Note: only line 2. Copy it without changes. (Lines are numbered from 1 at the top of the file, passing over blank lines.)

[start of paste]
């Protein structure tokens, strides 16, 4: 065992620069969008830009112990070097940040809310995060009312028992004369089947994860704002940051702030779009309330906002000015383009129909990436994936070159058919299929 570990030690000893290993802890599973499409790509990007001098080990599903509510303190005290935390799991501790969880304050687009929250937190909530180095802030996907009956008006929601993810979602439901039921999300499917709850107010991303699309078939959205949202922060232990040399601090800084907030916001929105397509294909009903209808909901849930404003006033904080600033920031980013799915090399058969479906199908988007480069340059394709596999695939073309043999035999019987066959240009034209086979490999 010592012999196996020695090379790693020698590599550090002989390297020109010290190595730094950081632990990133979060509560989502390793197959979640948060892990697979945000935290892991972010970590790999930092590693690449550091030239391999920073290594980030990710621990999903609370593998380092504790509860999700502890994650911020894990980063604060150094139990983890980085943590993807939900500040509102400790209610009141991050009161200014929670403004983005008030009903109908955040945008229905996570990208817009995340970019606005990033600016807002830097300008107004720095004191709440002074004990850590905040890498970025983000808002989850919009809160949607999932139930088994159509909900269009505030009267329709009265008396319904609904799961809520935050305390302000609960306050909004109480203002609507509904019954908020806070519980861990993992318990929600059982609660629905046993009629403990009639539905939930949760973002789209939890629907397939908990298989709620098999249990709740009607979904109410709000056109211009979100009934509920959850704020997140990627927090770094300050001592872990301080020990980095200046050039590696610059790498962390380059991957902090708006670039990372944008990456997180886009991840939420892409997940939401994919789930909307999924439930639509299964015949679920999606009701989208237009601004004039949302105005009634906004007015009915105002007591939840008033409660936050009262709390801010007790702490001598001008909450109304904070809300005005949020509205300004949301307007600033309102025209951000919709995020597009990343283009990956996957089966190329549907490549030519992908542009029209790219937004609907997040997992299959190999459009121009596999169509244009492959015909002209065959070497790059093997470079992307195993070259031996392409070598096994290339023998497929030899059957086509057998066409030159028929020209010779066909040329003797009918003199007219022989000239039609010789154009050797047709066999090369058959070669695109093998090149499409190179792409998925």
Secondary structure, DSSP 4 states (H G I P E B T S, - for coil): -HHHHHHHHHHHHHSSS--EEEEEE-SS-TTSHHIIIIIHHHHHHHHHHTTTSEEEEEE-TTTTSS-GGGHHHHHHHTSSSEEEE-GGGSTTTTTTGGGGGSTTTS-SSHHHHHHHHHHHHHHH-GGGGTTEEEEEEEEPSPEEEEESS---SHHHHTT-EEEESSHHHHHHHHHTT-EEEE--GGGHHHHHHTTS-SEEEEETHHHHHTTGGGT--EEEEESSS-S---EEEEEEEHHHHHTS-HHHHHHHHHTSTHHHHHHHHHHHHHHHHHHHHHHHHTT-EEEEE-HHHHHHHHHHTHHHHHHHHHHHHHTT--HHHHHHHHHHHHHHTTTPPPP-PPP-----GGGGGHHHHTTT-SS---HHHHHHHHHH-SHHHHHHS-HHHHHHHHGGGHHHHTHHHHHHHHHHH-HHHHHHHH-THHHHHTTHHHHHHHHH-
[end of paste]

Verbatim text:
Secondary structure, DSSP 4 states (H G I P E B T S, - for coil): -HHHHHHHHHHHHHSSS--EEEEEE-SS-TTSHHIIIIIHHHHHHHHHHTTTSEEEEEE-TTTTSS-GGGHHHHHHHTSSSEEEE-GGGSTTTTTTGGGGGSTTTS-SSHHHHHHHHHHHHHHH-GGGGTTEEEEEEEEPSPEEEEESS---SHHHHTT-EEEESSHHHHHHHHHTT-EEEE--GGGHHHHHHTTS-SEEEEETHHHHHTTGGGT--EEEEESSS-S---EEEEEEEHHHHHTS-HHHHHHHHHTSTHHHHHHHHHHHHHHHHHHHHHHHHTT-EEEEE-HHHHHHHHHHTHHHHHHHHHHHHHTT--HHHHHHHHHHHHHHTTTPPPP-PPP-----GGGGGHHHHTTT-SS---HHHHHHHHHH-SHHHHHHS-HHHHHHHHGGGHHHHTHHHHHHHHHHH-HHHHHHHH-THHHHHTTHHHHHHHHH-